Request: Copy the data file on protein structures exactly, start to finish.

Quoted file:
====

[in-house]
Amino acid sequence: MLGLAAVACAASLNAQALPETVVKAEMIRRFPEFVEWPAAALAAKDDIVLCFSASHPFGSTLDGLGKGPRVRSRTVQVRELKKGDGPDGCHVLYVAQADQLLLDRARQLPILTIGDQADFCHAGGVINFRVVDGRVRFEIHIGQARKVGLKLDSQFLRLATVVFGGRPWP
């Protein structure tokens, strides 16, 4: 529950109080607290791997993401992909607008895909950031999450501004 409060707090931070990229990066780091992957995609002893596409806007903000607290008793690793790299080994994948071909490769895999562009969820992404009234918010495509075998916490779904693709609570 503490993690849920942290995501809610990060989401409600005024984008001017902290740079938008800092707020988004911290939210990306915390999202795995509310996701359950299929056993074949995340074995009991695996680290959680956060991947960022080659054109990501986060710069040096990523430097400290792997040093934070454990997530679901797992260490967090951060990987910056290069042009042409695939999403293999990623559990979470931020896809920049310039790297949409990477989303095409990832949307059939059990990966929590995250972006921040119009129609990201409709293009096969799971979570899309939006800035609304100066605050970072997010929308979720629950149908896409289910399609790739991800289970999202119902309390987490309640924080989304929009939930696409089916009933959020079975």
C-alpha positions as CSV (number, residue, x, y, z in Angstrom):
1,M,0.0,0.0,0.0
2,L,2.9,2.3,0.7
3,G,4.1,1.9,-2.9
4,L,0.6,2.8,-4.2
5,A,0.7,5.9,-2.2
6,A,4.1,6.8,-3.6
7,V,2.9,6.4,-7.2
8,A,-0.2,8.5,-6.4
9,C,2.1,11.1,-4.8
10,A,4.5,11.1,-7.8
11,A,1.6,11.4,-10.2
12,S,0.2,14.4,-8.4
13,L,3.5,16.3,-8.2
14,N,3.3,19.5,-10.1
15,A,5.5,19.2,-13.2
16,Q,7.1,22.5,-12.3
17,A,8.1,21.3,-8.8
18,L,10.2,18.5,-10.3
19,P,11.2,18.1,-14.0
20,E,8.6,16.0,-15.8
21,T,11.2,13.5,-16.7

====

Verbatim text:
[in-house]
Amino acid sequence: MLGLAAVACAASLNAQALPETVVKAEMIRRFPEFVEWPAAALAAKDDIVLCFSASHPFGSTLDGLGKGPRVRSRTVQVRELKKGDGPDGCHVLYVAQADQLLLDRARQLPILTIGDQADFCHAGGVINFRVVDGRVRFEIHIGQARKVGLKLDSQFLRLATVVFGGRPWP
């Protein structure tokens, strides 16, 4: 529950109080607290791997993401992909607008895909950031999450501004 409060707090931070990229990066780091992957995609002893596409806007903000607290008793690793790299080994994948071909490769895999562009969820992404009234918010495509075998916490779904693709609570 503490993690849920942290995501809610990060989401409600005024984008001017902290740079938008800092707020988004911290939210990306915390999202795995509310996701359950299929056993074949995340074995009991695996680290959680956060991947960022080659054109990501986060710069040096990523430097400290792997040093934070454990997530679901797992260490967090951060990987910056290069042009042409695939999403293999990623559990979470931020896809920049310039790297949409990477989303095409990832949307059939059990990966929590995250972006921040119009129609990201409709293009096969799971979570899309939006800035609304100066605050970072997010929308979720629950149908896409289910399609790739991800289970999202119902309390987490309640924080989304929009939930696409089916009933959020079975």
C-alpha positions as CSV (number, residue, x, y, z in Angstrom):
1,M,0.0,0.0,0.0
2,L,2.9,2.3,0.7
3,G,4.1,1.9,-2.9
4,L,0.6,2.8,-4.2
5,A,0.7,5.9,-2.2
6,A,4.1,6.8,-3.6
7,V,2.9,6.4,-7.2
8,A,-0.2,8.5,-6.4
9,C,2.1,11.1,-4.8
10,A,4.5,11.1,-7.8
11,A,1.6,11.4,-10.2
12,S,0.2,14.4,-8.4
13,L,3.5,16.3,-8.2
14,N,3.3,19.5,-10.1
15,A,5.5,19.2,-13.2
16,Q,7.1,22.5,-12.3
17,A,8.1,21.3,-8.8
18,L,10.2,18.5,-10.3
19,P,11.2,18.1,-14.0
20,E,8.6,16.0,-15.8
21,T,11.2,13.5,-16.7